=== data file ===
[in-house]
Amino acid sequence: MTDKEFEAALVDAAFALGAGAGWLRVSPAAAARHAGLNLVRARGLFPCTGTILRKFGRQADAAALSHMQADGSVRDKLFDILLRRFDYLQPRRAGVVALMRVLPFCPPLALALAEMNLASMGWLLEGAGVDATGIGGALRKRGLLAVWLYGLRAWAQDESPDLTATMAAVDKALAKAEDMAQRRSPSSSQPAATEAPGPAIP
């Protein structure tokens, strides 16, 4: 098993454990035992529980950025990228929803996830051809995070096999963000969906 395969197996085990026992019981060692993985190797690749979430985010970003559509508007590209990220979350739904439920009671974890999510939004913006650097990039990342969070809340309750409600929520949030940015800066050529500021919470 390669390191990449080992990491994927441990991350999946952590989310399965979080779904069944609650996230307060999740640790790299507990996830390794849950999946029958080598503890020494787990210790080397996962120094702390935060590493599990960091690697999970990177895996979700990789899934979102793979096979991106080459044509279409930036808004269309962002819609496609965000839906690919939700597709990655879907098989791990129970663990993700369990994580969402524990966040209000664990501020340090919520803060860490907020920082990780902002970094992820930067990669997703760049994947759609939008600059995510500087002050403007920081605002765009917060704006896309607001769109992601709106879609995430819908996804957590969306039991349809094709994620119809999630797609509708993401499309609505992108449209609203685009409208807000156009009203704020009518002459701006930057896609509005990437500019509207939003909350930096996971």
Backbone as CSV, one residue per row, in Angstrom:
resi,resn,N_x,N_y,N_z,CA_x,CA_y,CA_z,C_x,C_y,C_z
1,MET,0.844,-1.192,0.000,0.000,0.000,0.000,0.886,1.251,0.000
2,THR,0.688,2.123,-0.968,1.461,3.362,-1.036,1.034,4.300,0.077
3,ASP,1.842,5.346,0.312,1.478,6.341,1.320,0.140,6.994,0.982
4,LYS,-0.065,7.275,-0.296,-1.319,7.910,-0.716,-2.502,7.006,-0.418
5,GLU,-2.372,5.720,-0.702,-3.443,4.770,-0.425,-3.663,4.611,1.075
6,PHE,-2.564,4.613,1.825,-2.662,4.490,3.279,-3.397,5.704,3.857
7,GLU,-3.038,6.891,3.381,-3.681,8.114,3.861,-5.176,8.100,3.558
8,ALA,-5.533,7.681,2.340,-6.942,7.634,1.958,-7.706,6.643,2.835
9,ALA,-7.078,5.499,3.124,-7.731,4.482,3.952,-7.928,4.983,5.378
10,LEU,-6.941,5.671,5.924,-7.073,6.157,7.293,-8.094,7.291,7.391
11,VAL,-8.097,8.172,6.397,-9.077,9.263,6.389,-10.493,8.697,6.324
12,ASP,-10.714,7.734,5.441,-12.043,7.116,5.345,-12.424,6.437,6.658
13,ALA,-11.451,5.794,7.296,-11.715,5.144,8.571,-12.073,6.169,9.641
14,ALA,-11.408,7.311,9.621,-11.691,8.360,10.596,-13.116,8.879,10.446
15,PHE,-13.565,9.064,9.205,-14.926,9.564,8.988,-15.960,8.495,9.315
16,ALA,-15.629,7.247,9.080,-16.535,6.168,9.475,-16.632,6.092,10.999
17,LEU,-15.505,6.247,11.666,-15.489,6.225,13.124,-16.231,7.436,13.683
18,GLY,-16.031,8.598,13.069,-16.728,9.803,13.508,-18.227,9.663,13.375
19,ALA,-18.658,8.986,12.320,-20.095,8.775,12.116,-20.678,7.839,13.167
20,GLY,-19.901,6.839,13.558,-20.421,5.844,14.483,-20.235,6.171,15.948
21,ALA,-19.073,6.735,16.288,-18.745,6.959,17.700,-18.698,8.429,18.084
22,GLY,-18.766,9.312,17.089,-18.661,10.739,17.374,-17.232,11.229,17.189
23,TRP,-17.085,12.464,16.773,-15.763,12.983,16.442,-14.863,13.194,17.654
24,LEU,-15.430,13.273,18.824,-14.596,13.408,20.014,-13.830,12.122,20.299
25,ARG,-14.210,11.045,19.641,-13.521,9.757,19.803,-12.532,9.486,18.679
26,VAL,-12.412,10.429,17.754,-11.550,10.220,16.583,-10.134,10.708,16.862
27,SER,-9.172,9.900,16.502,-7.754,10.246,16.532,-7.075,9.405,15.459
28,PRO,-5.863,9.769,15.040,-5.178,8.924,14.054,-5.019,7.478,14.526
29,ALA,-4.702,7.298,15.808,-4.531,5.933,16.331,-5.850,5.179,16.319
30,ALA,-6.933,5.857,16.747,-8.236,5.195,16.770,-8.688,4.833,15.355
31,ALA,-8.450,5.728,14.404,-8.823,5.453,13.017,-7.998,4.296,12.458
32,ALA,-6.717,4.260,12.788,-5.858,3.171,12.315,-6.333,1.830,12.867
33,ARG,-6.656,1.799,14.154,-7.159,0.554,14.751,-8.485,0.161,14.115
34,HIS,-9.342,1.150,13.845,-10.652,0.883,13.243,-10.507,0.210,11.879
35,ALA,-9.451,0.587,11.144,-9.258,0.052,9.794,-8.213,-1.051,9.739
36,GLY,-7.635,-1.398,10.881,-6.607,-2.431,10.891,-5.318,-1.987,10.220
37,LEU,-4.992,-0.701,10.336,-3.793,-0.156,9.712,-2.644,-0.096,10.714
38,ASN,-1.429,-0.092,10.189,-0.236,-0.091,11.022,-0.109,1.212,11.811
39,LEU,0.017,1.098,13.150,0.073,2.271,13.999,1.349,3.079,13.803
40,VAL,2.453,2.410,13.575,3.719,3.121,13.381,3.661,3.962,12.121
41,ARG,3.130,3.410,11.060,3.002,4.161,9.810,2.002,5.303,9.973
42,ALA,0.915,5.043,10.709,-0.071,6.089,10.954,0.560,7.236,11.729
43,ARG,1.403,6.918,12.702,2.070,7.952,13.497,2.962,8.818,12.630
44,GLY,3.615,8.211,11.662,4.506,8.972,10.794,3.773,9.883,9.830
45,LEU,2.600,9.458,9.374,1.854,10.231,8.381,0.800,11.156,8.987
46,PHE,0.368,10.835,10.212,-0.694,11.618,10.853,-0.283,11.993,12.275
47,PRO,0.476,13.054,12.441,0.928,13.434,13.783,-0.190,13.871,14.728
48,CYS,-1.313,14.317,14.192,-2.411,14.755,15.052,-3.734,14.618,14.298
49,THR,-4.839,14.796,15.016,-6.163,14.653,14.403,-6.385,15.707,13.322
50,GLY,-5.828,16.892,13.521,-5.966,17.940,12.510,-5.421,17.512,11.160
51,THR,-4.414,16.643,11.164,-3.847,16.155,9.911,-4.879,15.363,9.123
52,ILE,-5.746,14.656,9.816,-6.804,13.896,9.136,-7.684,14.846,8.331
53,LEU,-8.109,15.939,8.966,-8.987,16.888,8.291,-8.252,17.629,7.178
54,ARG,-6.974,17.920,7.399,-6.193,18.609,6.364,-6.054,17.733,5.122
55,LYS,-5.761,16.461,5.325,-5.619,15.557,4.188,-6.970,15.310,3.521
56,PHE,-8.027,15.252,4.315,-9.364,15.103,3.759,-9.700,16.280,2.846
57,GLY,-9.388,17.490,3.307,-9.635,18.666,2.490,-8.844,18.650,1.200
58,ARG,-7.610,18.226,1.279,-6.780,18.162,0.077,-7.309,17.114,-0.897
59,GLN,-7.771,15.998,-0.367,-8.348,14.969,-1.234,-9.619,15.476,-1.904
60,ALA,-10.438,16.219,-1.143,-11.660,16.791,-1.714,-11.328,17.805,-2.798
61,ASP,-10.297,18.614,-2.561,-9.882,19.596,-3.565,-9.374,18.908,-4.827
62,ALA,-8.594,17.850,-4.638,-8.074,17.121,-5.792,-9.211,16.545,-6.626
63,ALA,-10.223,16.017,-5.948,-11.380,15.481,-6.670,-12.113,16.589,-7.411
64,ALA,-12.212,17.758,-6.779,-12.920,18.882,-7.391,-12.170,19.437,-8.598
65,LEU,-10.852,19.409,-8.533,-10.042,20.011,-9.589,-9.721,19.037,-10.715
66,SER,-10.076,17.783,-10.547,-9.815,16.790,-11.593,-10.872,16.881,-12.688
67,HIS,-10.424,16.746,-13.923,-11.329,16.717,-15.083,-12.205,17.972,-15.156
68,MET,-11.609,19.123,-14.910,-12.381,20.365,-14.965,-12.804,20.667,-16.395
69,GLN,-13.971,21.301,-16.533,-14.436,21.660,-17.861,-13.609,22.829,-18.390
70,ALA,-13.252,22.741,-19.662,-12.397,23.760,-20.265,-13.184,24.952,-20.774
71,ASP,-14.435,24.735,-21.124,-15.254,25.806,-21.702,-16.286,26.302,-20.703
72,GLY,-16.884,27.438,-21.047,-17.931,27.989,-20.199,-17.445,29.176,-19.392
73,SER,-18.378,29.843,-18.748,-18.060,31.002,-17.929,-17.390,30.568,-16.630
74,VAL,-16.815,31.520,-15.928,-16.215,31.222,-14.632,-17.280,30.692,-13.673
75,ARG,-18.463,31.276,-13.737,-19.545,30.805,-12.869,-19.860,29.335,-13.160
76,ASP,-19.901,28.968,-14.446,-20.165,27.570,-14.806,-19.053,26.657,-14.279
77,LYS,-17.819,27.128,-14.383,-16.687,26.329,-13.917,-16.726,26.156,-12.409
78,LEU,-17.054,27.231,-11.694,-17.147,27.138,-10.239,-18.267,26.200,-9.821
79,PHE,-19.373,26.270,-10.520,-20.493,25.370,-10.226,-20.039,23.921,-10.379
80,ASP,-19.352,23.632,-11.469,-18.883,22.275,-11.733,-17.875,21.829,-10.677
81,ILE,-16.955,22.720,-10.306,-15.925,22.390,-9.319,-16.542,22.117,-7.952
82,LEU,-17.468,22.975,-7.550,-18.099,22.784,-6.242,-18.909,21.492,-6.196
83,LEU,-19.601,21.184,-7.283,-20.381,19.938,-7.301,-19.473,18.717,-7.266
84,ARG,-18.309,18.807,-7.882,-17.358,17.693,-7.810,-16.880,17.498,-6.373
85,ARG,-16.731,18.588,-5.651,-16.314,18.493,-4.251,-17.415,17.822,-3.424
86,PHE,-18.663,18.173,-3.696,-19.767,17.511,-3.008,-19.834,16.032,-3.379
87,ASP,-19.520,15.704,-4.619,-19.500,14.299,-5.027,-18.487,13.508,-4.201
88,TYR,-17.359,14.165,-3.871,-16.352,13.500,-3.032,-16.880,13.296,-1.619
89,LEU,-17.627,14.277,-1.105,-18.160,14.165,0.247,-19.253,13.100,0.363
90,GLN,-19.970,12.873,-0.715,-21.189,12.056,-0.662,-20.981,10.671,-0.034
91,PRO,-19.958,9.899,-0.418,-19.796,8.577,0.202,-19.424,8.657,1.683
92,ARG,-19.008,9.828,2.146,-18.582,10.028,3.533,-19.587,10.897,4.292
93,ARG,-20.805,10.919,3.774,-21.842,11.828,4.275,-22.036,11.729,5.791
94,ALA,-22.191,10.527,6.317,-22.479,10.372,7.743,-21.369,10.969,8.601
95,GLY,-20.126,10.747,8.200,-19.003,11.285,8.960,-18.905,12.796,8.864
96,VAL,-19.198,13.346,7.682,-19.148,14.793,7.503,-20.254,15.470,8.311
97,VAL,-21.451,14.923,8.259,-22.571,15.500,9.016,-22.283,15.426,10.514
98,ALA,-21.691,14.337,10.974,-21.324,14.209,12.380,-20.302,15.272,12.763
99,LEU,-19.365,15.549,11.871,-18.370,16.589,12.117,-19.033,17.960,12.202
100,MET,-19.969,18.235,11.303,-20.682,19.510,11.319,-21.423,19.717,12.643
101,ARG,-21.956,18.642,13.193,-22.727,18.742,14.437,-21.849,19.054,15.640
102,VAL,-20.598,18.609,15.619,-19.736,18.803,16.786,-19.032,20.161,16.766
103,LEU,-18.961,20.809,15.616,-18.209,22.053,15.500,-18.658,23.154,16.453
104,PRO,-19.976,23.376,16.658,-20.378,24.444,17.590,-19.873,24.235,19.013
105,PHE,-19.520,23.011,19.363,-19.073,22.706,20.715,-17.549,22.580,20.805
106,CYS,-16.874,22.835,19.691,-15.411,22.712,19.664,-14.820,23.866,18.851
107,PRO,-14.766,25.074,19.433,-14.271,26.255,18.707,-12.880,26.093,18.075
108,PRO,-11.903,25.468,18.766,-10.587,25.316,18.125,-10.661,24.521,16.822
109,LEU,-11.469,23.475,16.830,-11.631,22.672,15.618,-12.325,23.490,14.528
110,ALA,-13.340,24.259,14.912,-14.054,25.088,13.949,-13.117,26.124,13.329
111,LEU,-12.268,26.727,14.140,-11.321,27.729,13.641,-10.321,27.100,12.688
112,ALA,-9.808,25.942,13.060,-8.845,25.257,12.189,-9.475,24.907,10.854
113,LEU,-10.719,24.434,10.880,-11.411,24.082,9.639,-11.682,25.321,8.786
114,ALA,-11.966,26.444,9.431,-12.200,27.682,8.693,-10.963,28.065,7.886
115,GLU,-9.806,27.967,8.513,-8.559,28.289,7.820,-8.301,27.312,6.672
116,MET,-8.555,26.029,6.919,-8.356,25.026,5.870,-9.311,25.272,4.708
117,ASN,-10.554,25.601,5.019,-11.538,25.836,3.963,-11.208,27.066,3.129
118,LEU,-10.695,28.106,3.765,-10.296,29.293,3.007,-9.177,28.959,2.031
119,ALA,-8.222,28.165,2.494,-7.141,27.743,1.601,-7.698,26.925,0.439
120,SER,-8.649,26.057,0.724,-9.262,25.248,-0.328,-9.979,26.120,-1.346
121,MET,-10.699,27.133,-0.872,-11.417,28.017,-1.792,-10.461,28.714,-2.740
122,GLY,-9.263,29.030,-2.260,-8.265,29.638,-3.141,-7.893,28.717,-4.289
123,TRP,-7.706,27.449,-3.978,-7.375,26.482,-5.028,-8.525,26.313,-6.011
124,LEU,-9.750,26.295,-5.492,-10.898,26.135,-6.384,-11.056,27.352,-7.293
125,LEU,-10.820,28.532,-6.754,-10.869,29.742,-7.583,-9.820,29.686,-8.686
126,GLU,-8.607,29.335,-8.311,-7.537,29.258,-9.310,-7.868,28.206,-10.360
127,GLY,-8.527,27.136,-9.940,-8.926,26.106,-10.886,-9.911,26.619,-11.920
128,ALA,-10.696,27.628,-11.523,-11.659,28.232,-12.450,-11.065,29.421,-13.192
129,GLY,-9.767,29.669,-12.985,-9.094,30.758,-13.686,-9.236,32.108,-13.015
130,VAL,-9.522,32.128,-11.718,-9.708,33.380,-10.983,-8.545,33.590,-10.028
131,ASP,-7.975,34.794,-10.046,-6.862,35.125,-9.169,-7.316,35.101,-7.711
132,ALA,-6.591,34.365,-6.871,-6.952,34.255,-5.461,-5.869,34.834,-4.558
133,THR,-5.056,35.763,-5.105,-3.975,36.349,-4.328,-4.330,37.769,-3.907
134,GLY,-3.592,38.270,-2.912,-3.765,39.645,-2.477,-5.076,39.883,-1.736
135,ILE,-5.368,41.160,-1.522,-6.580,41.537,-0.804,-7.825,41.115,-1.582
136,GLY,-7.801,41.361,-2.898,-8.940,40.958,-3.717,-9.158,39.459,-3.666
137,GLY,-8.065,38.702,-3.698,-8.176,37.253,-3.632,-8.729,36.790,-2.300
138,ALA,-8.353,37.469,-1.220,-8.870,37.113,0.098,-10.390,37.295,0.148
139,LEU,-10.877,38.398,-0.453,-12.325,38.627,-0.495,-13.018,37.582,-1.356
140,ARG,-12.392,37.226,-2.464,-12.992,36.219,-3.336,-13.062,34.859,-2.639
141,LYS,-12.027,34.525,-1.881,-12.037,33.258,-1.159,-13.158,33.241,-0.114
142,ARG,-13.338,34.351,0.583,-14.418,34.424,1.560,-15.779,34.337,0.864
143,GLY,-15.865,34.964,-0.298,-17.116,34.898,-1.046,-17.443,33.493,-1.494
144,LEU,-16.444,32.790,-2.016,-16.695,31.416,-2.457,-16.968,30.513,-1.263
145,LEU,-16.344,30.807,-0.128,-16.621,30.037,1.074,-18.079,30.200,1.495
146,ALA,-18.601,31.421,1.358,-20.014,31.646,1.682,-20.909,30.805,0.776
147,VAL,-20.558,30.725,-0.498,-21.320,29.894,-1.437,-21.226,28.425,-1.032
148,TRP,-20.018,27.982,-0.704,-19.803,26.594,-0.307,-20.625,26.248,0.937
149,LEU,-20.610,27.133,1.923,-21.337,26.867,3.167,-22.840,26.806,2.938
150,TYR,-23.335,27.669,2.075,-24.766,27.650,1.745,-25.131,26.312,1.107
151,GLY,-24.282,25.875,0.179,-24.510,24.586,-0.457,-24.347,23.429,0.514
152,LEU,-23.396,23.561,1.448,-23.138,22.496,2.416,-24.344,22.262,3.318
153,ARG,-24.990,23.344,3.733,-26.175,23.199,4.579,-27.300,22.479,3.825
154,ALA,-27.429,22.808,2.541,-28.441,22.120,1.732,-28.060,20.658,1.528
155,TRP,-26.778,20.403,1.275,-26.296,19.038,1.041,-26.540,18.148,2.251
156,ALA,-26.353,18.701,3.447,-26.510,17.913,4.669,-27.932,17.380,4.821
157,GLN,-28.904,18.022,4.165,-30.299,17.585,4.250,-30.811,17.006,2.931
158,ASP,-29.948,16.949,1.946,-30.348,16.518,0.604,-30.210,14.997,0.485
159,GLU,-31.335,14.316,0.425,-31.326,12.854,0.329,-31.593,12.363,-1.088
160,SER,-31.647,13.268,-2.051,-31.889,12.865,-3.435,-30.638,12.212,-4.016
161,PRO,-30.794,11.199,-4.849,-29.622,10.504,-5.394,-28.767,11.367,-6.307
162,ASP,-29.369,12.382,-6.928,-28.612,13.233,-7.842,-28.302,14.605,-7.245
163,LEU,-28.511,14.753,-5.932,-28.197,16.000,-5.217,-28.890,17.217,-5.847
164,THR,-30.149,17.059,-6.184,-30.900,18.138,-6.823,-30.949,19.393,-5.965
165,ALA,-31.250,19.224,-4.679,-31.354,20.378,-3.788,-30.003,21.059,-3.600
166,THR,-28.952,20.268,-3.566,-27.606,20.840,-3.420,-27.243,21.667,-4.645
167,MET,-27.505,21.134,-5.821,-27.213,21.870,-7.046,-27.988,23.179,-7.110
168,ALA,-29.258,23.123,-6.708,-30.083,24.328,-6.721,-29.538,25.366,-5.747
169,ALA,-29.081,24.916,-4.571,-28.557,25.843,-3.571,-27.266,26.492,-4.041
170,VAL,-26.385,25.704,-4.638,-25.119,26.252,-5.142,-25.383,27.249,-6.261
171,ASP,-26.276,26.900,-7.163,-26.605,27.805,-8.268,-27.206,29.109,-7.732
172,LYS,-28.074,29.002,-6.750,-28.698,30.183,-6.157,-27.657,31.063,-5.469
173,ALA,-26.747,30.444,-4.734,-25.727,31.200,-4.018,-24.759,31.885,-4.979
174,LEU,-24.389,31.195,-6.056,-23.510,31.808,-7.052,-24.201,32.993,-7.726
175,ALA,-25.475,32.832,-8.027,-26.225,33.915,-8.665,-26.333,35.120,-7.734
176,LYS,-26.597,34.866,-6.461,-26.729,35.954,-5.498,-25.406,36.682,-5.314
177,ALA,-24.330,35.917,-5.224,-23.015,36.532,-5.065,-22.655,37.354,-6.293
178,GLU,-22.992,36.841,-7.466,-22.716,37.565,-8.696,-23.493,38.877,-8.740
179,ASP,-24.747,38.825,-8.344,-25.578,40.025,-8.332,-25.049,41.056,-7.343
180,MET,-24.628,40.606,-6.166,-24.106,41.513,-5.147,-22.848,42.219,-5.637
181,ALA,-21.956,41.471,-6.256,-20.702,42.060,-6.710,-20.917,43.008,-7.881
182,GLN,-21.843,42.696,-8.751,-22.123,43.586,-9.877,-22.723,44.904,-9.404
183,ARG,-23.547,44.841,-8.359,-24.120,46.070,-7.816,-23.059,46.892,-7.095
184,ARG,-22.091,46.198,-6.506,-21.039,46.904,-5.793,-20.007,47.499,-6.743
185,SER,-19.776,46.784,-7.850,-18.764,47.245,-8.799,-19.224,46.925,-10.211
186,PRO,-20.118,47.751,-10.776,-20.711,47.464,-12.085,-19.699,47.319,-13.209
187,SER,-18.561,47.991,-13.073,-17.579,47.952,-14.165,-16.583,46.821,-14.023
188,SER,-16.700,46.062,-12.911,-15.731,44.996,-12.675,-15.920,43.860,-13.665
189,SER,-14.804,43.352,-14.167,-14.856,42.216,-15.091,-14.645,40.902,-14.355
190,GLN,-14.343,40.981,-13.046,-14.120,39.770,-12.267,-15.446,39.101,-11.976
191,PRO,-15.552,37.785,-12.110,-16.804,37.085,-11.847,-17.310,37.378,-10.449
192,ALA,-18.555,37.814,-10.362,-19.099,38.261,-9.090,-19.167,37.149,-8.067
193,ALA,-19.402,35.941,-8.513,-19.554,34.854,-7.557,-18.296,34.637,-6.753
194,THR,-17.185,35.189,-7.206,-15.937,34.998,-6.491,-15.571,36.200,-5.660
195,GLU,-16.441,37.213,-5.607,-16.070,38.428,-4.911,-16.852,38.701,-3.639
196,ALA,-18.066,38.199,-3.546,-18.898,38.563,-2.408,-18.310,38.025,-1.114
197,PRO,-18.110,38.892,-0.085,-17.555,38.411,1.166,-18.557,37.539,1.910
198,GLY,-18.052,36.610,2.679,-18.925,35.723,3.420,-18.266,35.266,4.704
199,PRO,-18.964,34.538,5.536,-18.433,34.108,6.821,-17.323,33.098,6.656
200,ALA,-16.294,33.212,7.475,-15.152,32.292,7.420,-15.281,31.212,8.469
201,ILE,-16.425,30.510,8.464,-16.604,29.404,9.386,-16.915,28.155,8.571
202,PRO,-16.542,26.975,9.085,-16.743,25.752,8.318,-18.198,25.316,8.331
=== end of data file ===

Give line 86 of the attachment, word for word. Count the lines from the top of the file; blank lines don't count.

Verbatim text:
81,ILE,-16.955,22.720,-10.306,-15.925,22.390,-9.319,-16.542,22.117,-7.952